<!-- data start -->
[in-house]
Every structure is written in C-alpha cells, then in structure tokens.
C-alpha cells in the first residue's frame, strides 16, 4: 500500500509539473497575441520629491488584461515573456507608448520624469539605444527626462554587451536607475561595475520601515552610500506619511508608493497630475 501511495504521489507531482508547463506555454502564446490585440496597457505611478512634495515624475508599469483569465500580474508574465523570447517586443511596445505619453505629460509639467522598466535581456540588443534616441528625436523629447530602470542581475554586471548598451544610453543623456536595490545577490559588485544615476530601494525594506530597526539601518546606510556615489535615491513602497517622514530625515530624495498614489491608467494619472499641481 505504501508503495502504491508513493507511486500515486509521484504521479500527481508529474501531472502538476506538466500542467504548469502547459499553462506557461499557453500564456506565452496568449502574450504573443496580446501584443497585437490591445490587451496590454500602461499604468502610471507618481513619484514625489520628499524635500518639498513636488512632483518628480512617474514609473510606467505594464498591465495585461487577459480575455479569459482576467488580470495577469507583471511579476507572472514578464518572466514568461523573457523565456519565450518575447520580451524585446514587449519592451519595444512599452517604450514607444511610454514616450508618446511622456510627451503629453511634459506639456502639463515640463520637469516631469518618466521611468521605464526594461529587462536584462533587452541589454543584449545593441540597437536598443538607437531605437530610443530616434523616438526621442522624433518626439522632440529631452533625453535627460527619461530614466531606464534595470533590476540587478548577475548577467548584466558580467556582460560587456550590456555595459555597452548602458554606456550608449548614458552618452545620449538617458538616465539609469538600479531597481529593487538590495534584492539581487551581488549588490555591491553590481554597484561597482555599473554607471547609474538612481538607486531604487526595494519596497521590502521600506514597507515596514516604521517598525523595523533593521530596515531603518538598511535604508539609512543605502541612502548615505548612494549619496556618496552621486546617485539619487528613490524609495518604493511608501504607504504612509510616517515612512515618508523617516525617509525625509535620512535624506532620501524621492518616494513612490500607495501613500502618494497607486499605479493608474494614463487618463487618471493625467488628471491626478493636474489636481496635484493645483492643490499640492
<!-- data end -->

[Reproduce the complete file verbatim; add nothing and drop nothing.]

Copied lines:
[in-house]
Every structure is written in C-alpha cells, then in structure tokens.
C-alpha cells in the first residue's frame, strides 16, 4: 500500500509539473497575441520629491488584461515573456507608448520624469539605444527626462554587451536607475561595475520601515552610500506619511508608493497630475 501511495504521489507531482508547463506555454502564446490585440496597457505611478512634495515624475508599469483569465500580474508574465523570447517586443511596445505619453505629460509639467522598466535581456540588443534616441528625436523629447530602470542581475554586471548598451544610453543623456536595490545577490559588485544615476530601494525594506530597526539601518546606510556615489535615491513602497517622514530625515530624495498614489491608467494619472499641481 505504501508503495502504491508513493507511486500515486509521484504521479500527481508529474501531472502538476506538466500542467504548469502547459499553462506557461499557453500564456506565452496568449502574450504573443496580446501584443497585437490591445490587451496590454500602461499604468502610471507618481513619484514625489520628499524635500518639498513636488512632483518628480512617474514609473510606467505594464498591465495585461487577459480575455479569459482576467488580470495577469507583471511579476507572472514578464518572466514568461523573457523565456519565450518575447520580451524585446514587449519592451519595444512599452517604450514607444511610454514616450508618446511622456510627451503629453511634459506639456502639463515640463520637469516631469518618466521611468521605464526594461529587462536584462533587452541589454543584449545593441540597437536598443538607437531605437530610443530616434523616438526621442522624433518626439522632440529631452533625453535627460527619461530614466531606464534595470533590476540587478548577475548577467548584466558580467556582460560587456550590456555595459555597452548602458554606456550608449548614458552618452545620449538617458538616465539609469538600479531597481529593487538590495534584492539581487551581488549588490555591491553590481554597484561597482555599473554607471547609474538612481538607486531604487526595494519596497521590502521600506514597507515596514516604521517598525523595523533593521530596515531603518538598511535604508539609512543605502541612502548615505548612494549619496556618496552621486546617485539619487528613490524609495518604493511608501504607504504612509510616517515612512515618508523617516525617509525625509535620512535624506532620501524621492518616494513612490500607495501613500502618494497607486499605479493608474494614463487618463487618471493625467488628471491626478493636474489636481496635484493645483492643490499640492